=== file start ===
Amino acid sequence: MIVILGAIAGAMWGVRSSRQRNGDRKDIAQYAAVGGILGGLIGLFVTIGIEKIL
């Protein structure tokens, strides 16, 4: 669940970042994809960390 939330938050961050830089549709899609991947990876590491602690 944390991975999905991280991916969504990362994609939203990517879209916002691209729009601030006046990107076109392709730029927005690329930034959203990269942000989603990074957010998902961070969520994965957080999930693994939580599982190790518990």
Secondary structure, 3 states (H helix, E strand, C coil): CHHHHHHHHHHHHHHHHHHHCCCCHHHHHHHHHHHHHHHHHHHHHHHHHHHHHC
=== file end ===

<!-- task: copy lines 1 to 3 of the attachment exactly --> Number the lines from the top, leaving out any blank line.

Amino acid sequence: MIVILGAIAGAMWGVRSSRQRNGDRKDIAQYAAVGGILGGLIGLFVTIGIEKIL
């Protein structure tokens, strides 16, 4: 669940970042994809960390 939330938050961050830089549709899609991947990876590491602690 944390991975999905991280991916969504990362994609939203990517879209916002691209729009601030006046990107076109392709730029927005690329930034959203990269942000989603990074957010998902961070969520994965957080999930693994939580599982190790518990």
Secondary structure, 3 states (H helix, E strand, C coil): CHHHHHHHHHHHHHHHHHHHCCCCHHHHHHHHHHHHHHHHHHHHHHHHHHHHHC